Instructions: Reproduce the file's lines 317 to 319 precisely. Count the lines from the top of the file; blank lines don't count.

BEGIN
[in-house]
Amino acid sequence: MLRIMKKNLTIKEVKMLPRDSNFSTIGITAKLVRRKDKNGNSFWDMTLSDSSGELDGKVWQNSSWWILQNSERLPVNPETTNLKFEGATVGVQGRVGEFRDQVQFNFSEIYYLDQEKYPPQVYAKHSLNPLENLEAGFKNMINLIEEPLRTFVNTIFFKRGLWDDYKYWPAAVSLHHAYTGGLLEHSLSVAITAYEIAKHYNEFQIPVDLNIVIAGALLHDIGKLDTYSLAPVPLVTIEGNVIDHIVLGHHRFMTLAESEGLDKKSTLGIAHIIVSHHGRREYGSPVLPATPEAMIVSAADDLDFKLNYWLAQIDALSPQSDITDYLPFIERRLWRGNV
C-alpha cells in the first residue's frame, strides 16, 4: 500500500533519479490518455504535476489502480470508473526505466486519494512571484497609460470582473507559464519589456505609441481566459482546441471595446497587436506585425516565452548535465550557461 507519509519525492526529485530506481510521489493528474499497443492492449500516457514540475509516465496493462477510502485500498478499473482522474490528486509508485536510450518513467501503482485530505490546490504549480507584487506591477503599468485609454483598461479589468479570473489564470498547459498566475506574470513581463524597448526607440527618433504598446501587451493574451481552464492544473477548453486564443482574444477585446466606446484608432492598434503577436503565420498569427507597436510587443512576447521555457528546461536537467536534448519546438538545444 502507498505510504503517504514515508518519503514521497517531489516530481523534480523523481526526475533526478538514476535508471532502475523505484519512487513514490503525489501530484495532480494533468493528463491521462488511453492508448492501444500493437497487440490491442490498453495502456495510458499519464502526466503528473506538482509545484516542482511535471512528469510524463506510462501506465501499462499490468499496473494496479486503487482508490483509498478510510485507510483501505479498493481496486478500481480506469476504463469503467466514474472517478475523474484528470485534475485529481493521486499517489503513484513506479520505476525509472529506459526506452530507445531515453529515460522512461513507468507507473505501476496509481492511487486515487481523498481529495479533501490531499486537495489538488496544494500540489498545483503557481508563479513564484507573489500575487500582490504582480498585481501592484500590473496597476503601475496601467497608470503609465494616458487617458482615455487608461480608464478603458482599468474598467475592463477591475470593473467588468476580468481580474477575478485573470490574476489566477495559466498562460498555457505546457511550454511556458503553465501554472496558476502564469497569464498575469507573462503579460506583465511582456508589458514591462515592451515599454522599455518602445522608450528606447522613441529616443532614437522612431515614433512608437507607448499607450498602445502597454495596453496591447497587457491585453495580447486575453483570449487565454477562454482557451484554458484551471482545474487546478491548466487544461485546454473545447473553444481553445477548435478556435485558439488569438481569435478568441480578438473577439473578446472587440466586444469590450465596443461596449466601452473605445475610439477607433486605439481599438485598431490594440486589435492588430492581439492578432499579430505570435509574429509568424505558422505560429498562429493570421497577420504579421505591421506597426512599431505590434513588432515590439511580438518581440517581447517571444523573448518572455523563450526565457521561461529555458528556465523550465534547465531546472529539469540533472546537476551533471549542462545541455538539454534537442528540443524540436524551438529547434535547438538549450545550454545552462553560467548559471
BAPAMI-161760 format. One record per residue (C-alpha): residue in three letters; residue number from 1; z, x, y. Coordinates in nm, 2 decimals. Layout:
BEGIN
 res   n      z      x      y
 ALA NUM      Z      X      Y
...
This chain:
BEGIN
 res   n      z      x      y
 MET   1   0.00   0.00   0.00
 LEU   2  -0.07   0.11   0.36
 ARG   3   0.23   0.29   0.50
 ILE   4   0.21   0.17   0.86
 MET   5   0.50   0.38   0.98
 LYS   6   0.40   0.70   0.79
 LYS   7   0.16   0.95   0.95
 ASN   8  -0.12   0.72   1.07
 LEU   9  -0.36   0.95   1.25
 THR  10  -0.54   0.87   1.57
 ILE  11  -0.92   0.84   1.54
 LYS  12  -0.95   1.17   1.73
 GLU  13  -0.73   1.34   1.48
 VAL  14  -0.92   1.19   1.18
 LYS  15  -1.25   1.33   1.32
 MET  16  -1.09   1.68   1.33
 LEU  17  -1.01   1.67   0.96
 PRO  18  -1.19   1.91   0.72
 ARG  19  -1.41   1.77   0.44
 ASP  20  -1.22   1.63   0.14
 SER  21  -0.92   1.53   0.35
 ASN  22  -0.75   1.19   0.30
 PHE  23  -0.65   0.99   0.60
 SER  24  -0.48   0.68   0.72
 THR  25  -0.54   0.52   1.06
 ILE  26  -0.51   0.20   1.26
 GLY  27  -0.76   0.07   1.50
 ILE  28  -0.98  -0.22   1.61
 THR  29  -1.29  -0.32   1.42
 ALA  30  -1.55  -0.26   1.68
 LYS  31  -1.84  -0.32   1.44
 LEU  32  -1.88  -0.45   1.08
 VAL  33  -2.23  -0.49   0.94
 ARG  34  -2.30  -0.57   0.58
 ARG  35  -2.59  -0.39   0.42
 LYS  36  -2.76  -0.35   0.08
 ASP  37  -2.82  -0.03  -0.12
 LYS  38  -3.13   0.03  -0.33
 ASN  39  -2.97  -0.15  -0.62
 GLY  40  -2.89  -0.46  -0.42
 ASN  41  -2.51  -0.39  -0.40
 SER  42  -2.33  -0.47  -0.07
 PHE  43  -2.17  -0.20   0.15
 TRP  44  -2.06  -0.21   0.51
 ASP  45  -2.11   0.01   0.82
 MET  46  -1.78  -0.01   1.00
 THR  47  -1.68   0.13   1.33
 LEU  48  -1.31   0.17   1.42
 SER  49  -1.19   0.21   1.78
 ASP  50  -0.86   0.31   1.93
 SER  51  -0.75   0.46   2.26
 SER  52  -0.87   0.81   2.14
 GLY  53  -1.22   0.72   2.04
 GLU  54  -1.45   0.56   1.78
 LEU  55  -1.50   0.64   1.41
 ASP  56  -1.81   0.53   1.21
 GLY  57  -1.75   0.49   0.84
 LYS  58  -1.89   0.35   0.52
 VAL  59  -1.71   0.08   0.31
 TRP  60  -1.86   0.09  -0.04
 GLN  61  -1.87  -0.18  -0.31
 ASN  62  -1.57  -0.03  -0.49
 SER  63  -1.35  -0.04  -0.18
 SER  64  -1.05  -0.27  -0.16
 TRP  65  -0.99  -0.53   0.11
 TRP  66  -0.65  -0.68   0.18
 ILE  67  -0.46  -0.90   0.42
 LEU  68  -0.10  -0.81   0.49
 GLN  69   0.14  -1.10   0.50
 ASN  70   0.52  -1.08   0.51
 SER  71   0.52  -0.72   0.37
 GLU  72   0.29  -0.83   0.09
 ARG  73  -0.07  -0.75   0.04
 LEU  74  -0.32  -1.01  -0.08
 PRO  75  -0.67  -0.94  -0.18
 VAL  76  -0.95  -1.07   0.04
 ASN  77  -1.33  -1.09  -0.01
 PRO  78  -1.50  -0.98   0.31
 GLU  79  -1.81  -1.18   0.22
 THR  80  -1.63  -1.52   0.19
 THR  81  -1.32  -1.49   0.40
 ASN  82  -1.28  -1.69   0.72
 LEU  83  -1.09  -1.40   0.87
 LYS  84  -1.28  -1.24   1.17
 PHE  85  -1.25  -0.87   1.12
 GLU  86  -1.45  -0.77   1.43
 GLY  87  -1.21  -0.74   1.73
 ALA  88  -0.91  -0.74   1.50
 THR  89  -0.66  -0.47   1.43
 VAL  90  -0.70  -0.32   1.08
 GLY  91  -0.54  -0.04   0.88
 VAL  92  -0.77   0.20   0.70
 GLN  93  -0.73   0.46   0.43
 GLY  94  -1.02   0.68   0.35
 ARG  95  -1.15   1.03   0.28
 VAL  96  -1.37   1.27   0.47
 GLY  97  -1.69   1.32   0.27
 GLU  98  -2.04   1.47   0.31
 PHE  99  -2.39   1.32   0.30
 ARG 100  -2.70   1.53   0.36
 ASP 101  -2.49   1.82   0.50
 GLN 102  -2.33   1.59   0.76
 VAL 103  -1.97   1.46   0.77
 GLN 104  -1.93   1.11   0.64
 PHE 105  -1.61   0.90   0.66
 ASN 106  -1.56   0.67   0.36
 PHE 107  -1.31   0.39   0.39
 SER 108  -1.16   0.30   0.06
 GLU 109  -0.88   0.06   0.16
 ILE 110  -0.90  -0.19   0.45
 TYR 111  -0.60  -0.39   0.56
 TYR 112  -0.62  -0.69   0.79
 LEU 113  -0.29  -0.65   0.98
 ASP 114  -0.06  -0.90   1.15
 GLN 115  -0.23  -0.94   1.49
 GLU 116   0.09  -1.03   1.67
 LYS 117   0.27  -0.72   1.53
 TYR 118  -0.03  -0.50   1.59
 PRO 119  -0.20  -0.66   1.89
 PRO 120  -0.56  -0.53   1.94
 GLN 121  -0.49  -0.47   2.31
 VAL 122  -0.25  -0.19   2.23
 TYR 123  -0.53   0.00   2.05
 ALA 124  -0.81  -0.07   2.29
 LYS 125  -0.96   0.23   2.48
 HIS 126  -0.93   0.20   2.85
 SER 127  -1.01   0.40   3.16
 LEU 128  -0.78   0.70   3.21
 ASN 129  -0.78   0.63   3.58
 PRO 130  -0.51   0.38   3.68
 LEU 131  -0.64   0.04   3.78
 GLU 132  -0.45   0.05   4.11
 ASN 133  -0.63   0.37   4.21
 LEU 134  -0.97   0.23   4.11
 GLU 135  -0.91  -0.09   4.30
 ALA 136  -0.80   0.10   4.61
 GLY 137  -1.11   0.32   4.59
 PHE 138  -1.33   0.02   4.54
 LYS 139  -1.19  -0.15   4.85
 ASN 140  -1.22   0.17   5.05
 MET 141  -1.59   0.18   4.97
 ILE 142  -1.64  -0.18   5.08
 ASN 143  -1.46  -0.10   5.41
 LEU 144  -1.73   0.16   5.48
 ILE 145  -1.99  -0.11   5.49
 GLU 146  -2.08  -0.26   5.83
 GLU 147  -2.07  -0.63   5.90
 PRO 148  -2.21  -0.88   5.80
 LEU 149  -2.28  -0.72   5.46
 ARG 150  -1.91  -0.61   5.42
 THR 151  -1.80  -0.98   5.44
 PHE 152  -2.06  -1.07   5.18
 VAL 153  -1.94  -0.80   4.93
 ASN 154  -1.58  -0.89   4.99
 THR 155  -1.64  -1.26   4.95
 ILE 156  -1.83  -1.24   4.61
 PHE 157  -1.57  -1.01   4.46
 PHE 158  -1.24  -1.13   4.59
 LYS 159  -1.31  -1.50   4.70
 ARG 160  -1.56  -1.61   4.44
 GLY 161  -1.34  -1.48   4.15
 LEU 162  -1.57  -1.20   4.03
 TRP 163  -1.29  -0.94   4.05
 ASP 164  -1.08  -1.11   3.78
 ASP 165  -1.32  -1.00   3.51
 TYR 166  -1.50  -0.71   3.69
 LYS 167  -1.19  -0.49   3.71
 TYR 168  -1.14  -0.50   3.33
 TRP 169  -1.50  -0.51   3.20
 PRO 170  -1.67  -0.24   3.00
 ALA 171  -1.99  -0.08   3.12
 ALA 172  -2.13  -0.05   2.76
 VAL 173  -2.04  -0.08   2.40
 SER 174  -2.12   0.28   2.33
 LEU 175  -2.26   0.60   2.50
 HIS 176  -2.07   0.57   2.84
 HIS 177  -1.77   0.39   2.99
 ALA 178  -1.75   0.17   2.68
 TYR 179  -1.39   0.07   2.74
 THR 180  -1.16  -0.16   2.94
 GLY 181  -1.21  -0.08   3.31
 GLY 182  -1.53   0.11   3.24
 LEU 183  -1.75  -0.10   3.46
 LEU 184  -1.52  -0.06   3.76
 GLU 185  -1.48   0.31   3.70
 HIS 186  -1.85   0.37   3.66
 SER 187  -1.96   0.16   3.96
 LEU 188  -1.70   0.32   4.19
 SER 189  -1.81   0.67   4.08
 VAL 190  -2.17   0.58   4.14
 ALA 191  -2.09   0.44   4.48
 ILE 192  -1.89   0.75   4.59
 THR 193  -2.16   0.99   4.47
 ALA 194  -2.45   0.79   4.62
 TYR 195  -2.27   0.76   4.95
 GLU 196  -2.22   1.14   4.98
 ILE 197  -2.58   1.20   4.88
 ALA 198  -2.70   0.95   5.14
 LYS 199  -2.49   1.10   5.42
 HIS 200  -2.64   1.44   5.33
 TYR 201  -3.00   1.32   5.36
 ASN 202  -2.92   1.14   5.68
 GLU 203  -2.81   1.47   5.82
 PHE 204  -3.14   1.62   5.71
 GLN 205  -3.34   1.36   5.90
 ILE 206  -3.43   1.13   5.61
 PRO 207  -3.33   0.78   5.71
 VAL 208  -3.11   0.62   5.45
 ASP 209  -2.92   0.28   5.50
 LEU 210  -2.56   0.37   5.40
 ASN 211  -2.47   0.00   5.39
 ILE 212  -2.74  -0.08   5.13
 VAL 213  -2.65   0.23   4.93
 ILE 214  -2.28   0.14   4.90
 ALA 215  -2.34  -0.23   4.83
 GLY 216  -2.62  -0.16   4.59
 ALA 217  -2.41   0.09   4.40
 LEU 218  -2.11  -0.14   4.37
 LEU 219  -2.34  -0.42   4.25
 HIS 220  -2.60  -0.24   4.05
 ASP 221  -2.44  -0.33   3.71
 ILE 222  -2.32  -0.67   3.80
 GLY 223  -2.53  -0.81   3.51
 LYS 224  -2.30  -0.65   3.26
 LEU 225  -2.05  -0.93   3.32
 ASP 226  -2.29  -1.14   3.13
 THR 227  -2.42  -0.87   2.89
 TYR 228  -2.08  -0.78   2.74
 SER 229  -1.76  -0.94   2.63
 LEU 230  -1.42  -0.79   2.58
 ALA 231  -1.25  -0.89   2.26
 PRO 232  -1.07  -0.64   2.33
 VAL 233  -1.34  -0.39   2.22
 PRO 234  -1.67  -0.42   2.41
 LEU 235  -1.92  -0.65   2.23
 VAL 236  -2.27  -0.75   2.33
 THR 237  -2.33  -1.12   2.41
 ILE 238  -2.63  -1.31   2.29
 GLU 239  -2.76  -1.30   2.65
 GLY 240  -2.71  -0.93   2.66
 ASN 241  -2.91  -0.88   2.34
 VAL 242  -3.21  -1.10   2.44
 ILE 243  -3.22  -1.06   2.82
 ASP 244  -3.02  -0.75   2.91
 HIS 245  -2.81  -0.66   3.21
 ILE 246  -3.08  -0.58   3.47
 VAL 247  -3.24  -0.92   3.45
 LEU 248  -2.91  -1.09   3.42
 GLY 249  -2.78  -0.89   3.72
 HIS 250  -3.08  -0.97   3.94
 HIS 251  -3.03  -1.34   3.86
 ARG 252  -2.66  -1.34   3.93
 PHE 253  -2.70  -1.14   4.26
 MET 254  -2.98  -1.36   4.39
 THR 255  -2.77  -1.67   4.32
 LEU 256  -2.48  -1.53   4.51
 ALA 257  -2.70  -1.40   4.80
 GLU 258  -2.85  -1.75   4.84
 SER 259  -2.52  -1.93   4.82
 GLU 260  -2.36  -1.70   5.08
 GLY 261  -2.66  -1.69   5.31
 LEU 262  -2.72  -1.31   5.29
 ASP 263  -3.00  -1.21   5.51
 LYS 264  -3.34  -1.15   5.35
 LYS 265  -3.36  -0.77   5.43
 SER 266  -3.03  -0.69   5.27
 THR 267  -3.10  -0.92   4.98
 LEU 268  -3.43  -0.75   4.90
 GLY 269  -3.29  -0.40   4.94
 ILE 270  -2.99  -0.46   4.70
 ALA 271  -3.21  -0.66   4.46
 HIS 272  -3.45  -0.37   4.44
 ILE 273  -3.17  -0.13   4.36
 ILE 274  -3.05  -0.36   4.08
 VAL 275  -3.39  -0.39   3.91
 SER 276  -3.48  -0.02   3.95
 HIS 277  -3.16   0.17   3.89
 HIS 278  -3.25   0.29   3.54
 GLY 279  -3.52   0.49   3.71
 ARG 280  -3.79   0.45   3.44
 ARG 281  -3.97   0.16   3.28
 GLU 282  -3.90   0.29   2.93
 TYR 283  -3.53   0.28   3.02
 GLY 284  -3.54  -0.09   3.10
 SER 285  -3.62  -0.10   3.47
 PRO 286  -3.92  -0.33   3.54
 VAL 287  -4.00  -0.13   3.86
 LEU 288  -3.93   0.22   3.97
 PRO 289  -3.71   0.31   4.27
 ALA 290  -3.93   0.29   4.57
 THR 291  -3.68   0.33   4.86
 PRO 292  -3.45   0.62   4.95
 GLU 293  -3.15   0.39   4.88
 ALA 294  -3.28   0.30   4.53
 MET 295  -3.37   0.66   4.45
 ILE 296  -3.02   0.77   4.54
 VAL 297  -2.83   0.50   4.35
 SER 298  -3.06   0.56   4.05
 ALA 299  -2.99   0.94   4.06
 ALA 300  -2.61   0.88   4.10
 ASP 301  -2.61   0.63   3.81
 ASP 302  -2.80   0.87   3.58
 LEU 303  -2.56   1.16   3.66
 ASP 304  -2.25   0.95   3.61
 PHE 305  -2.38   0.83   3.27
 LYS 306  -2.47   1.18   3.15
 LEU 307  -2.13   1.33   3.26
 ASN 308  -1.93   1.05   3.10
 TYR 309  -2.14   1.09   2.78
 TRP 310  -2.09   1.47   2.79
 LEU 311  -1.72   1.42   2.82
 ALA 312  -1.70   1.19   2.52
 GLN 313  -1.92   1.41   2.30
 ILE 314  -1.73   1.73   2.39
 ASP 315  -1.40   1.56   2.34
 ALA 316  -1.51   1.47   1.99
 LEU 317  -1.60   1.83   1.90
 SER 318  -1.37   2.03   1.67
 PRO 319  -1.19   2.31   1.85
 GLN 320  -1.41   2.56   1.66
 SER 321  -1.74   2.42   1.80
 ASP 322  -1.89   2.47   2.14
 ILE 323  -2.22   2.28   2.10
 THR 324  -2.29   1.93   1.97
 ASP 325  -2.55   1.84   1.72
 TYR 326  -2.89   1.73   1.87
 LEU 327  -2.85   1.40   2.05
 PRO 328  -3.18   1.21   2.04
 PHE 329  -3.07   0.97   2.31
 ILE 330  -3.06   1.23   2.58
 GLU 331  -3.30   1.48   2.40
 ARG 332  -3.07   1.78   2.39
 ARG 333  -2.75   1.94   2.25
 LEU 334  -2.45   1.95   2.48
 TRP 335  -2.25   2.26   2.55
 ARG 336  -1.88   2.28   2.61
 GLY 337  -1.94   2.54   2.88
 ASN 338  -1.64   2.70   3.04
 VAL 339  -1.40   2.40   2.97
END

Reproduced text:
 LYS 306  -2.47   1.18   3.15
 LEU 307  -2.13   1.33   3.26
 ASN 308  -1.93   1.05   3.10